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Pragmatic, resourceful performance from Fire bests Rapids, 2-1, improves unbeaten skein to five

Dilly Duka's (L) nutmeg of Brian Mullen paved the way for the Fire's first goal
Dilly Duka's (L) nutmeg of Brian Mullen paved the way for the Fire's first goal

If this game is played two months ago, the Fire lose 3-0 - Berry's gaffe opens the floodgates. If it's played one month ago, it ends in a 1-1 draw as Chicago can't find any joy going forward except for the spot kick. Fortunately for us, this game was played by the Chicago team of right now, so neither of those futures holds. This Fire team continued its positive evolution Wednesday evening at Toyota Park, putting in a pragmatic yet resourceful performance to defeat Colorado, 2-1.

Chicago fell behind, as they are wont to do, after DeShorn Brown's 17th-minute breakaway off Austin Berry's mistake, then came back (as they are also wont to do) with a Mike Magee penalty in the 22nd and, Hollywood-style, a back-post header by Berry.

The teams presented contrasting styles from the start - the Rapids favoring possession with the Fire more direct. Chicago had the better chances in the early exchanges, with Patrick Nyarko the catalyst. The Fire always seem to find a way to make things difficult, though, and this game's difficulty began with Austin Berry dithering on a simple pass while under pressure.

The game was 17 minutes along when Colorado's DeShorn Brown stepped into Berry 40 yards from goal. The second-year centerback, seemingly undecided whether to play along to Bakary Soumare or back to Sean Johnson in goal, did neither for a touch, allowing the powerful Brown into the tackle. Berry was caught wrong-footed and couldn't shield the ball, so ensued a flickering half-second strength battle won rather easily by the powerful Brown.

The play happened too quickly for cover, so Brown glided in unmolested on Johnson in goal. His simple finish from 18 yards made it 0-1, and put the Fire into their familiar (comfortable?) comeback mode.

Just more than five minutes later, it was even again. In the 22nd, Dilly Duka ran down a ball in the left corner, then nutmegged the onrushing Brian Mullen to find acres of space goal-side. Marvell Wynne used his otherworldly pace to close down Duka, but his panicked, two-footed tackle was a clear foul in the area, giving Chicago a penalty kick with a chance to tie the game.

Up stepped Mike Magee, looking for a goal in his fifth straight game since joining the Fire. Forward went Magee toward the ball on the spot. Lunging went Clinton Irwin, sprawling to his right, expecting the ball rifled toward a corner. But the ball did not rifle, or blaze, or scream - it floated, and feathered, and teased: A chip, for the love of god. Magee chipped it, ever so delicately, into the opposite side of the goal, beating Irwin every way possible with this one shot: For speed, for placement, and for anticipation. 1-1 in the 25th minute.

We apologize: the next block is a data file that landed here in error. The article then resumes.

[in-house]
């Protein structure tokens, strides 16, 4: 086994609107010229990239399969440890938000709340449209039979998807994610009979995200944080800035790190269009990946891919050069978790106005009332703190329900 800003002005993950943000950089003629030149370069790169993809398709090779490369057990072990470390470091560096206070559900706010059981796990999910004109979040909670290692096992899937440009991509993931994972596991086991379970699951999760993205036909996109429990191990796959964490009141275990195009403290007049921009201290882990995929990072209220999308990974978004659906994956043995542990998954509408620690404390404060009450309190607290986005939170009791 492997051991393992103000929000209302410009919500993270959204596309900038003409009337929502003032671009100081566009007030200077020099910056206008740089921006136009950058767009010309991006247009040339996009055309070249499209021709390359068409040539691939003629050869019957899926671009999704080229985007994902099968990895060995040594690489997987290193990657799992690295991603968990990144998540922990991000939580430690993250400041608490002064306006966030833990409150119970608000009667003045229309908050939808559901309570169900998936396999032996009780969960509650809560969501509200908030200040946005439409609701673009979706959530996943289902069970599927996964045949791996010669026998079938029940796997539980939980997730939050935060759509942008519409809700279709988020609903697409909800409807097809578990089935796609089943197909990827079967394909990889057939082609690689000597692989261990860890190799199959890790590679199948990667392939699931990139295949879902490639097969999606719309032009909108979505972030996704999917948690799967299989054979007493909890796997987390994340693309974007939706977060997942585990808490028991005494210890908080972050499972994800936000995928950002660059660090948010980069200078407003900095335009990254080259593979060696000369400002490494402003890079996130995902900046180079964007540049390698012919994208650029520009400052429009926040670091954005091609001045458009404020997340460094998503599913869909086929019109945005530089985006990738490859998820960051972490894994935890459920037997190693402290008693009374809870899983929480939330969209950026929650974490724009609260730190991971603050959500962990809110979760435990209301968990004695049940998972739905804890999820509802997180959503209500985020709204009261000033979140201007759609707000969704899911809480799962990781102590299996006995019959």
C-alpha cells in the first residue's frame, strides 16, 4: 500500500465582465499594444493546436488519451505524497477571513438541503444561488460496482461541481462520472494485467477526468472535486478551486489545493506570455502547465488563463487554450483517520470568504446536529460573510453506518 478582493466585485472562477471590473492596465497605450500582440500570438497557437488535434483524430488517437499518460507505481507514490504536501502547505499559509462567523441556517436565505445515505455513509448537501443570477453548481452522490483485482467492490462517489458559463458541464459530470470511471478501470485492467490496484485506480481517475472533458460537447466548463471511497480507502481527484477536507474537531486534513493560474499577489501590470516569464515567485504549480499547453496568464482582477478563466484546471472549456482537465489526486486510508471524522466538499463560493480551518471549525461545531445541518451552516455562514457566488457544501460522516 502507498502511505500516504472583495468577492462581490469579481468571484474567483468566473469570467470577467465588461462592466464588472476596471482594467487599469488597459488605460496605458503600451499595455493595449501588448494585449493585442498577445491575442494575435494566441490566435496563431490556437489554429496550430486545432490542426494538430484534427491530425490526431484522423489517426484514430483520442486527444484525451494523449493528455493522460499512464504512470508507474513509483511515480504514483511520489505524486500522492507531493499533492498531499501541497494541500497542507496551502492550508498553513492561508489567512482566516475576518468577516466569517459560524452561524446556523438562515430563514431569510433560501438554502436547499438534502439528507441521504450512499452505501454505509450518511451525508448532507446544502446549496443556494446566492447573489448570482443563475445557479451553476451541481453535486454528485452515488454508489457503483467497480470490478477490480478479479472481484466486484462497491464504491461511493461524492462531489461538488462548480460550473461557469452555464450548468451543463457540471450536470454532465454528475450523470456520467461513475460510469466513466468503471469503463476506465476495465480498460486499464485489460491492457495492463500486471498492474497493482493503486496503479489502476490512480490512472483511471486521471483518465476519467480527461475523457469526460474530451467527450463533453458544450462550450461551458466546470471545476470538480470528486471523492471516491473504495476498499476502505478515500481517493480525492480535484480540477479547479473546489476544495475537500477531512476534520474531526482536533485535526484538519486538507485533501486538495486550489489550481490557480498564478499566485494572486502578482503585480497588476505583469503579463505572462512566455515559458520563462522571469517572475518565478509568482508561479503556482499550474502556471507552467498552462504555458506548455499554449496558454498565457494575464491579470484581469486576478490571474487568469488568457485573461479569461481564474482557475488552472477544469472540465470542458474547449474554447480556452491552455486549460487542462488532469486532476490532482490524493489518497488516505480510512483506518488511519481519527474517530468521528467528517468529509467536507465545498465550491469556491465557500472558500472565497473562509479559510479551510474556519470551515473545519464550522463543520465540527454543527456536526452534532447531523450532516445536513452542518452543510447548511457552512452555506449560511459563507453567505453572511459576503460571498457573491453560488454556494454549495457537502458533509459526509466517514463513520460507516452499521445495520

Berry grabbed the winner just after halftime. Chicago came out of the locker room energetically, clearly hoping to turn their advantage in chances into an advantage on the scoreboard. In the 47th, Colorado couldn't clear a corner and the ball fell to Jeff Larentowicz on the left wing. Big Red took a touch to let the runs cycle, then cranked in a curling back-post cross.

Berry, still forward from the corner, was the second Fire runner on the back post, and the Rapids marking couldn't keep up. The centerback was relatively unmolested as he crunched his flying header down and to the back-post for a lead Chicago would never relinquish.

The victory moves the Fire to 4-7-3, 15 points, good for 8th in the East. Colorado falls to 5-6-5, 7th in the West. Chicago travels to traditional rival Columbus for a league match on Saturday.

Postgame thoughts

Many ways to play: Under Frank Klopas, the Fire are not designed on the Barcelona template. In other words, the Fire do not play keep-away - they play going-at-goal. Chicago's directness can be frustrating (especially when the backline plays aimless balls all over the pitch), but watching the team stream upfield can be exhilarating when it works.

Nyarko in beast mode: Obviously Patty can dribble with the best of him - the tricks he pulls to keep possession are worth the price of admission. It was the defensive side of his game that drew the eye Wednesday - Nyarko popped up all over the right and middle portions of the pitch, winning balls with anticipation and tenacity. If he keeps adding pieces to his overall game at this pace, we may have to fend off suitors for his signature in the offseason. On last night's evidence, he's the best player on the field.

Need that security blanket: Our defense has solidified greatly since Soumare's arrival, but they are very dependent upon an anchorman cleaning up in front of them. One particular play, in the 53rd, illustrated this - Larentowicz followed Rivero to the sideline but didn't win the ball, and suddenly there's Soumare and Berry looking very "oh who turned the lights on?" The sequence wasn't innocuous, either - it led to Buddle banging a screamer off Sean Johnson's left upright, the Rapids' best chance after falling behind.

Magee in pain: I know I'm not the only person who fretted about Magee's health after he took a knock late in the first half. He did come back out and play 26 minutes in the second, but he was holding the same area when he left (his lower back on the right side) as was injured in the first-half collision. Here's to hoping our talisman is okay.